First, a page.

Sir Keir Starmer’s speech, in front of a brick wall and window in Doncaster this morning, was the first step in painting a picture of how the Labour Party will be like with him as leader. It was workmanlike, efficient in its messaging and sought to simultaneously distance the new leadership from the old and create a sense of continuity with the Labour Party of the past. For my money it was effective, but it will have been drowned out by the events of the day.
This speech was painting by numbers. Within a minute or two he had established a geographical link with his family, a geographical link with Harold Wilson and the nominative link with Keir Hardy – in someone with more rhetorical flair it would have seemed like a link overreach, but somehow it seemed reasonable and rational coming from solid Keir.
As is necessary in such a speech, Sir Keir spent a lot of time establishing who he is and why he exists. We were told he likes the NHS and that he enjoyed getting a knighthood with his mum by his side; establishing the first break with the past. Sir Keir is not intending to fight a class war, and it’s clear he’ll be able to defend himself from the idea that he hates the country he aims to lead; this was a bruising form of attack against Jeremy Corbyn and resonated effectively with the public. It’s still possible to have a go at him on the basis of how he wishes to ‘change things in this country’ but by and large he’s going to be selling apple pie rather than apple vinegar.
Another difference came in the very next paragraph. Sir Keir doesn’t hate families, and he seems to think that the government lacks integrity. he’s going to push the propriety and integrity message as hard as he can, as well he might. It’ll take more than a few photos of Boris with a baby sling to convince anyone that today’s tories are a family first institution – this will be a powerful piece of mood music for Labour if Conservatives don’t get stuck into it quickly and effectively.
He spoke about being ambitious for Britain and that today’s government lacks comptetence; again, this is the sort of vector of attack which will resonate if the Prime Minister doesn’t get a tight grip very soon on the functions of government.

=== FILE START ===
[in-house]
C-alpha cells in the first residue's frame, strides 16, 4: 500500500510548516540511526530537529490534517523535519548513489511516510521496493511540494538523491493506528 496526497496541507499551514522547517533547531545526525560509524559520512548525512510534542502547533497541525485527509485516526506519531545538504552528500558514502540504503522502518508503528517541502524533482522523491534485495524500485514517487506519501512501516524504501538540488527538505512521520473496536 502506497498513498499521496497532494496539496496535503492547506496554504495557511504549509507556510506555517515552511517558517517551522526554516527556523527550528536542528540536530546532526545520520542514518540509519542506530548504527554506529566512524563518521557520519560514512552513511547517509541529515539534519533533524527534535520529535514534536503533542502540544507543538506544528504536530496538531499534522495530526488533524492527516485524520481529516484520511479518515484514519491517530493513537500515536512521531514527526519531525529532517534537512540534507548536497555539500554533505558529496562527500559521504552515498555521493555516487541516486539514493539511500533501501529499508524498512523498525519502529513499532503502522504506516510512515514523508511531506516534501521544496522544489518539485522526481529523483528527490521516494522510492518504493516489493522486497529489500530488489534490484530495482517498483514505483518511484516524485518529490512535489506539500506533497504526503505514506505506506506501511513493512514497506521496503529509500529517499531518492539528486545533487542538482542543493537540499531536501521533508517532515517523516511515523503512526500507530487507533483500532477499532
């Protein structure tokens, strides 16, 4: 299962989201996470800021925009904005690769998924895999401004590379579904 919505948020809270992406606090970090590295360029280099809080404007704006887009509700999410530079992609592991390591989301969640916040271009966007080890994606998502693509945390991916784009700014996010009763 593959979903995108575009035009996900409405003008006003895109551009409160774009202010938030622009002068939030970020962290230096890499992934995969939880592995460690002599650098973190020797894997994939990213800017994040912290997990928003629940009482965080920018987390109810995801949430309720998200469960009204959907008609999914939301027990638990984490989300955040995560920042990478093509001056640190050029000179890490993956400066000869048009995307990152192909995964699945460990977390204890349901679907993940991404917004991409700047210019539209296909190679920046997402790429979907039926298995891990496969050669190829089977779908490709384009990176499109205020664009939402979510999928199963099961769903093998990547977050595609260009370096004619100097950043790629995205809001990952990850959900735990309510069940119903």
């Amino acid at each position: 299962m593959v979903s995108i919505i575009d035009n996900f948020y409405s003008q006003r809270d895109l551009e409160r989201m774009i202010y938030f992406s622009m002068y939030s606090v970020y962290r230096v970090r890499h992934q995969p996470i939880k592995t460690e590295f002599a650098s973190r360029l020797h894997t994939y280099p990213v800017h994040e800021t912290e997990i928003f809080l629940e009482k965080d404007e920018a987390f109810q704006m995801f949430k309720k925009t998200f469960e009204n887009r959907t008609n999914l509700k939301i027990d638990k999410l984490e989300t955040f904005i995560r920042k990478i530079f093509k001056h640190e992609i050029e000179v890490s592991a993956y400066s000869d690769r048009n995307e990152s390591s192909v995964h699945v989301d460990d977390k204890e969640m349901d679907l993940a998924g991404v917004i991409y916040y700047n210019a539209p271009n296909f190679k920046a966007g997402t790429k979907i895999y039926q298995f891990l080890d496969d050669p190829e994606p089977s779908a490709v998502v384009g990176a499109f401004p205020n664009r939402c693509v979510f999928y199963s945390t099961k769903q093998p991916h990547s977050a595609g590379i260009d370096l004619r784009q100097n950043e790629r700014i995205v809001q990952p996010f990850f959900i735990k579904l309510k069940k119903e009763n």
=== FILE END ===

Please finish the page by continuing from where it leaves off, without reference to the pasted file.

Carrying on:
The attacks on Boris started out powerful and quickly became less so, with rather too much concentration on the bubble and the political cognoscenti, who one rather wonders care about the fact Boris was a polemicist and Sir Keir was a lawyer, and one wonders if there will be much cut-through from those sorts of attacks. By not going for the jugular on Boris’ character, he played the gentleman, and arguably left more powerful lines of attack for later, when more people will have decided to listen to Sir Keir Starmer.
The political attack on Brexit is excellent, and if I had been advising, is exactly the line I would have given:
And on Brexit, let me be absolutely clear. The debate between Leave and Remain is over. We’re not going to be a party that keeps banging on about Europe. The Prime Minister has repeatedly promised that he will get a deal.
So go on and get one. British business needs a deal. Working people need a deal.
Our country needs a deal. And if the Prime Minister fails to get one, he will be failing Britain. If that happens, he’ll have nobody to blame but himself. And he will have to own that failure. It will be on him.
That’s a great approach to any political argument – it places the onus entirely on Boris and prepares the world for an I-Told-You-So. Much more interesting and amusing, however, was how he went after the legacy of Corbyn. He knew he couldn’t stick the knife directly in between the ribs, so he went about it with some grace.
When you lose an election in a democracy, you deserve to. You don’t look at the electorate and ask them: “what were you thinking?” You look at yourself and ask: “what were we doing?”
The Labour Party has lost four general elections in a row. We’ve granted the Tories a decade of power.
The Tories have had as many election winners in five years as we’ve had in seventy-five. It’s a betrayal of what we believe in to let this go on. It’s time to get serious about winning. That means we have to change, and that’s what we’re doing.
This is a party under new leadership. As I promised on my first day as leader we will root out the antisemitism that has infected our party. We’re making progress – and we will root it out, once and for all. We’re becoming a competent, credible Opposition.
But that’s not enough. I didn’t come into politics to be in opposition, and neither did you. I came into politics to change lives. But you don’t get the permission to act unless the public trusts you. And we still have a lot to do.
I don’t underestimate the work that will be needed. But I can make this promise: Never again will Labour go into an election not being trusted on national security, with your job, with your community and with your money.
That should warm the cockles of the centre-left who understand that a principle is worth precisely the square root of fuck all if you never get to govern, and it will infuriate the people in the party who reckon that being too unlike Venezuela is the UK’s main failing.
There’s lots more to say about this speech – not in itself an exciting flight of rhetorical flourish, but exciting for what it portends. If his shadow cabinet can be competent and effective, there is no certainty about the next set of elections in the UK. But there’s still time for the ghosts of Corbyns past to ruin the party – tories will be hoping he went too far and that they’ll be incensed enough to push back and hurt him – but maybe he’s ready and willing for a fight. That’d be fun.